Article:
Wednesday, February 12, 2014

John Scalzi vs the ACLU and me on free speech

ETA: Thanks to a commenter, I realize I did not make my main point as simply as I could've: There are two kinds of censorship, legal censorship and illegal censorship, and therefore there are legal ways to suppress speech. Fans of suppressing speech think that so long as their actions are legal, they're not censorship and speech is still free.

I'll number Scalzi's Ten Things About Petitions and Freedom of Speech without quoting them, because I'm lazy.

1. Like all people who support limiting speech, Scalzi takes a conservative legalistic approach; the ACLU does not. From Free Speech | American Civil Liberties Union: "The ACLU’s Project on Speech, Privacy, and Technology (SPT) is dedicated to protecting and expanding the First Amendment freedoms of expression, association, and inquiry; expanding the right to privacy and increasing the control that individuals have over their personal information; and ensuring that civil liberties are enhanced rather than compromised by new advances in science and technology."

2. Ditto on censorship. From What Is Censorship? | American Civil Liberties Union: "Censorship, the suppression of words, images, or ideas that are "offensive," happens whenever some people succeed in imposing their personal political or moral values on others. Censorship can be carried out by the government as well as private pressure groups. Censorship by the government is unconstitutional. In contrast, when private individuals or groups organize boycotts against stores that sell magazines of which they disapprove, their actions are protected by the First Amendment, although they can become dangerous in the extreme. Private pressure groups, not the government, promulgated and enforced the infamous Hollywood blacklists during the McCarthy period."

3. Scalzi makes a common straw man argument here. Example, please.

4. The ACLU knows very well that supporting free speech can have repercussions: From ACLU History: Taking a Stand for Free Speech in Skokie | American Civil Liberties Union: "In 1978, the ACLU took a controversial stand for free speech by defending a neo-Nazi group that wanted to march through the Chicago suburb of Skokie , where many Holocaust survivors lived. The notoriety of the case caused some ACLU members to resign, but to many others the case has come to represent the ACLU's unwavering commitment to principle."

5. Signing a petition to protest a development that you have reason to fear is nothing anyone should be ashamed of. Scalzi's Task Force had not been disbanded when the petition was circulated. Better to speak up too soon than too late, as Niemoller knew too well.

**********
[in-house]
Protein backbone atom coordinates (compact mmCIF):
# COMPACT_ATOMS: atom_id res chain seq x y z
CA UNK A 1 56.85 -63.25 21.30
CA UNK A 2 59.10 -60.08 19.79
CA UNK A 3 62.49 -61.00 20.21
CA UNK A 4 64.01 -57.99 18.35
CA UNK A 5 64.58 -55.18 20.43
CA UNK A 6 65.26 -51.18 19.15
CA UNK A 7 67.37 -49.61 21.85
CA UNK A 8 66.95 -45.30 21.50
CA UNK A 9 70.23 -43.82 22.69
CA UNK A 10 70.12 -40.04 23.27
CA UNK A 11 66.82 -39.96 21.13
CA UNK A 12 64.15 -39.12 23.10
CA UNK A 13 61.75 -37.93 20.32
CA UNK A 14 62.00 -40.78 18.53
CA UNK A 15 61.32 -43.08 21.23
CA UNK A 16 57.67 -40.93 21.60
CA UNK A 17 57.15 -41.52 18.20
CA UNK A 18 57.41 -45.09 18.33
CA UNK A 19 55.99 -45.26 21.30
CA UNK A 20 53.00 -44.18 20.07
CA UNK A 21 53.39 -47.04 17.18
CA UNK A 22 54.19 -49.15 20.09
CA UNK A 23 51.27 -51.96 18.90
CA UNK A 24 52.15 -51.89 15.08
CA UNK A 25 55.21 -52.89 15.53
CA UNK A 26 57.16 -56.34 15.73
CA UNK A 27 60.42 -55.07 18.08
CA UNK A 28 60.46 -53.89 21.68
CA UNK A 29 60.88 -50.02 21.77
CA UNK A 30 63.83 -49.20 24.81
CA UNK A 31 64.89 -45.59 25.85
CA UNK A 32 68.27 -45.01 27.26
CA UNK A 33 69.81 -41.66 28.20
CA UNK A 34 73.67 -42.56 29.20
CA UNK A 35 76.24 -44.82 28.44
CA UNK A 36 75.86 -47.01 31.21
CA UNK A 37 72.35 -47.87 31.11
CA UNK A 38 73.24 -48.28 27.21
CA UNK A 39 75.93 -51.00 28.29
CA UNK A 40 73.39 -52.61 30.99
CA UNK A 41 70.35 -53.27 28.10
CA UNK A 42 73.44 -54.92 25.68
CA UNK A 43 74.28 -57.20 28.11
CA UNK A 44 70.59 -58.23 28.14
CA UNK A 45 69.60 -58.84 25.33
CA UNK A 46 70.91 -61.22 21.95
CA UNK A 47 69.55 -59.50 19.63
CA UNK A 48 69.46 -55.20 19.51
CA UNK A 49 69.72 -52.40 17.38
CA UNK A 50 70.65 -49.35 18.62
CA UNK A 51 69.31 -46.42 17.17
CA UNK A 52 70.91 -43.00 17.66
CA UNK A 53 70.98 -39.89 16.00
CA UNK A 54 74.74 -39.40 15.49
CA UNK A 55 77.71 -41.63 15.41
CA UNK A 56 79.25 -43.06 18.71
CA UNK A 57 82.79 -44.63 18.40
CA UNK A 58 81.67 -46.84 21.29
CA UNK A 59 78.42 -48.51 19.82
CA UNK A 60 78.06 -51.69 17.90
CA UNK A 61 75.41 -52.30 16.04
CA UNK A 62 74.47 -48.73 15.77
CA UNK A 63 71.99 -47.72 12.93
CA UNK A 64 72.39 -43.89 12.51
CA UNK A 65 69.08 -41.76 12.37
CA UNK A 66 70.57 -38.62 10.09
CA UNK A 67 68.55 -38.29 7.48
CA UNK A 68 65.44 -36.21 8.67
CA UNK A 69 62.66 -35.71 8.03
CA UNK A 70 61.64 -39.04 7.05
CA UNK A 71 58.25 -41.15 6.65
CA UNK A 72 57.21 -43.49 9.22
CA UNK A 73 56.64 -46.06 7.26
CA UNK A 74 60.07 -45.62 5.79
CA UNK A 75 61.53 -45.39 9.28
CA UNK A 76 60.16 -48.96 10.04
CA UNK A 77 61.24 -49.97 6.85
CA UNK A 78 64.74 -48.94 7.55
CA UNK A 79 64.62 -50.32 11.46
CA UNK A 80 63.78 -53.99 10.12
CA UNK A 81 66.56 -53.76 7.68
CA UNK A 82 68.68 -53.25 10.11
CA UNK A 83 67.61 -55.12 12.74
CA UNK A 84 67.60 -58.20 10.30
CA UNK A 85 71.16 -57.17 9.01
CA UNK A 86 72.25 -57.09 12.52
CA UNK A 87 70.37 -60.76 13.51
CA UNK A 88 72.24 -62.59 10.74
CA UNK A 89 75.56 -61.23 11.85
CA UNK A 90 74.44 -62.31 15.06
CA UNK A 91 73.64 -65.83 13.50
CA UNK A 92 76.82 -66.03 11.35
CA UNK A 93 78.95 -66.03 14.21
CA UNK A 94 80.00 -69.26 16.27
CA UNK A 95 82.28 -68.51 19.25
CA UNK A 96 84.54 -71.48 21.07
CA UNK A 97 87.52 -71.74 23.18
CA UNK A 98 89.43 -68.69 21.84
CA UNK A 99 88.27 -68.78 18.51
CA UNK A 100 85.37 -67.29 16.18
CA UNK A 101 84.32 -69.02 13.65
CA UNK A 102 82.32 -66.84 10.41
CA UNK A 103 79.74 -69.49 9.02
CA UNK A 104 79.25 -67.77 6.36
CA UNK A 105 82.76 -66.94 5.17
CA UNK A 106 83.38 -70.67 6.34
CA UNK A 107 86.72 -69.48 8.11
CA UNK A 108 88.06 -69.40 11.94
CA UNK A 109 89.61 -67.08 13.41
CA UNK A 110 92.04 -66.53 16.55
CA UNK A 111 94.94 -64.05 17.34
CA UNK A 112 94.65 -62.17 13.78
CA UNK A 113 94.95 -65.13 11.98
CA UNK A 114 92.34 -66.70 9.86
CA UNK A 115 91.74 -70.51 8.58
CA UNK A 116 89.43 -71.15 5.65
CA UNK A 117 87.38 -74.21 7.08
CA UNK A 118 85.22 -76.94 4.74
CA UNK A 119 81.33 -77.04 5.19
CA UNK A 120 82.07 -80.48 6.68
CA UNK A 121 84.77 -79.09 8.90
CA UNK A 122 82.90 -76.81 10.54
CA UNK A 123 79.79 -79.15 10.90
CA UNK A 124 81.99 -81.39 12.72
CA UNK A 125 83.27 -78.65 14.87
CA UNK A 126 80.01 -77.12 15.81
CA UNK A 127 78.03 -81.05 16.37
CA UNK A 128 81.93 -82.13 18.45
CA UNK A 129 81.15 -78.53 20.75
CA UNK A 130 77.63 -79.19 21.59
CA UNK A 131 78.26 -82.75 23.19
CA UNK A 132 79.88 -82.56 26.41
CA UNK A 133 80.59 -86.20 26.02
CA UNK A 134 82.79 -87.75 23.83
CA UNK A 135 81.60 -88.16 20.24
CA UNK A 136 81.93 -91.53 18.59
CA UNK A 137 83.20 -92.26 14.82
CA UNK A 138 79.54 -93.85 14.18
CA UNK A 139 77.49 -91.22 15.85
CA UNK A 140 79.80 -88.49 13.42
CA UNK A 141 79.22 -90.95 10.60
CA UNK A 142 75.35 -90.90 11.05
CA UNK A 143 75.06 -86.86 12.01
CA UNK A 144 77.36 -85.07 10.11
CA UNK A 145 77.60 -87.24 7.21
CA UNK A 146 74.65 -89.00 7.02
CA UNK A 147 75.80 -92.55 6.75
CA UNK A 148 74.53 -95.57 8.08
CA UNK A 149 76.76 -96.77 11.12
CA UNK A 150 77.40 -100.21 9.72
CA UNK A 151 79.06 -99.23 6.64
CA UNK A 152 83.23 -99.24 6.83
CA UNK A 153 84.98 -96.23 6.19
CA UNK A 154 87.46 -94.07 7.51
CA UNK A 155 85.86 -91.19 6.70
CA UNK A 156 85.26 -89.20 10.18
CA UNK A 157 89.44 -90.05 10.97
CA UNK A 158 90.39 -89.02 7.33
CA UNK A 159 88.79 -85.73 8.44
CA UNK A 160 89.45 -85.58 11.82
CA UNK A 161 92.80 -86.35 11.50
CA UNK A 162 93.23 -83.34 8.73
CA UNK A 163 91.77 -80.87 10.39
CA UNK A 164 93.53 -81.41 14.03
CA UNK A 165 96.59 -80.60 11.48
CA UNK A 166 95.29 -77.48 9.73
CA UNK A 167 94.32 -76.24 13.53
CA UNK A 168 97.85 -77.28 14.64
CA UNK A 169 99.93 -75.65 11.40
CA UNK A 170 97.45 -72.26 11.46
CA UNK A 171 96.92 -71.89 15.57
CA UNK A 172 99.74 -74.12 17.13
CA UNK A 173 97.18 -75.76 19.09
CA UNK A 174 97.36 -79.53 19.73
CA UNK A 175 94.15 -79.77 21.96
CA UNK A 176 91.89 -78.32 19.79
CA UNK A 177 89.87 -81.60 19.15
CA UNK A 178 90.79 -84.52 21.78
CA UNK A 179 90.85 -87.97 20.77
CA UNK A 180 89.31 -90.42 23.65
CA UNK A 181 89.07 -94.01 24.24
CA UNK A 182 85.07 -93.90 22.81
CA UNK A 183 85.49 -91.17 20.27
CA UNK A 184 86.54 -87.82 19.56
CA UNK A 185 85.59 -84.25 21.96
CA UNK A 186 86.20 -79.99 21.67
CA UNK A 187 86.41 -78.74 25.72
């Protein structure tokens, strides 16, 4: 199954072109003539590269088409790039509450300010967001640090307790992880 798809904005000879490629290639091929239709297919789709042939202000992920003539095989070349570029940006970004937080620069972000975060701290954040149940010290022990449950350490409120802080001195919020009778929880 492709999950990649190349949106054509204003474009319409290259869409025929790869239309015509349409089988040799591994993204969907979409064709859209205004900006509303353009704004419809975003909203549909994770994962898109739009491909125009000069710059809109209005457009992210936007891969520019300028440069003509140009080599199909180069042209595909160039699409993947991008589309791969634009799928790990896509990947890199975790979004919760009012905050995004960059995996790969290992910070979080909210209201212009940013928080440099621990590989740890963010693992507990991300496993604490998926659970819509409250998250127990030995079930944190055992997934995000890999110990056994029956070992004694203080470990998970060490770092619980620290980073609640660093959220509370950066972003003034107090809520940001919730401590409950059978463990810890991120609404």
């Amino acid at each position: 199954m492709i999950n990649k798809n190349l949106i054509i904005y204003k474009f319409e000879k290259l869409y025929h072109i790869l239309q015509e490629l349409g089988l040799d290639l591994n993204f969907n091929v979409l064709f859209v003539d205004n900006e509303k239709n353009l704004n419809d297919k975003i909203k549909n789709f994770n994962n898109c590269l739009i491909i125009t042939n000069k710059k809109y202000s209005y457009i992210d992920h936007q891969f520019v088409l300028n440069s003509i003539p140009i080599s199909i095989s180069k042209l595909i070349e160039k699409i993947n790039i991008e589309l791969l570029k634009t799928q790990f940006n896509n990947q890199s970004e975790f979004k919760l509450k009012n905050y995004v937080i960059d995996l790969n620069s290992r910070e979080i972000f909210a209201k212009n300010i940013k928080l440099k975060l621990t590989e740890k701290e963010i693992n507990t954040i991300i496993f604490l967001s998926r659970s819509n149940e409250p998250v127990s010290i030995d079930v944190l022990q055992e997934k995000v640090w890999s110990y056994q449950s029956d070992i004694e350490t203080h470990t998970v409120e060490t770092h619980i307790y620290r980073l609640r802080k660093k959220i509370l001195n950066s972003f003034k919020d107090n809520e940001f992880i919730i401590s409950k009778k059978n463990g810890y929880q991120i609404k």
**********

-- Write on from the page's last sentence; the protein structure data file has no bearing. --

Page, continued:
6. The ACLU undoubtedly wishes every petition was beautifully written, because good lawyers are like that, but badly written petitions in support of free speech are still support for free speech.

7. Wasn't this covered in #6? Is it really important to have 10 points?

8. The ACLU would probably note that language is more flexible than many people think. Regarding "political correctness", the term has been used by the left and the right. Doris Lessing wrote, "Does political correctness have a good side? Yes, it does, for it makes us re-examine attitudes, and that is always useful. The trouble is that, with all popular movements, the lunatic fringe so quickly ceases to be a fringe; the tail begins to wag the dog. For every woman or man who is quietly and sensibly using the idea to examine our assumptions, there are 20 rabble-rousers whose real motive is desire for power over others, no less rabble-rousers because they see themselves as anti-racists or feminists or whatever."

From Hate Speech on Campus | American Civil Liberties Union: "How much we value the right of free speech is put to its severest test when the speaker is someone we disagree with most. Speech that deeply offends our morality or is hostile to our way of life warrants the same constitutional protection as other speech because the right of free speech is indivisible: When one of us is denied this right, all of us are denied. Since its founding in 1920, the ACLU has fought for the free expression of all ideas, popular or unpopular. That's the constitutional mandate."

9. The ACLU couldn't care less whether someone refers to a black friend, but the ACLU would note that citing an anonymous source has a fine precedent in journalism and the law. To assume that an anonymous black person couldn't subscribe to a particular belief assumes all black people are alike, and most people would like to protect their friends from people who think like that about race.

10. Either this is more padding to make 10 points, or it's back-patting. People of good will don't make posts like Scalzi's, but people who preach to the choir do.

ETA: A reminder that censorship which is legal, like the censorship that the Hollywood 10 faced, can still be vicious: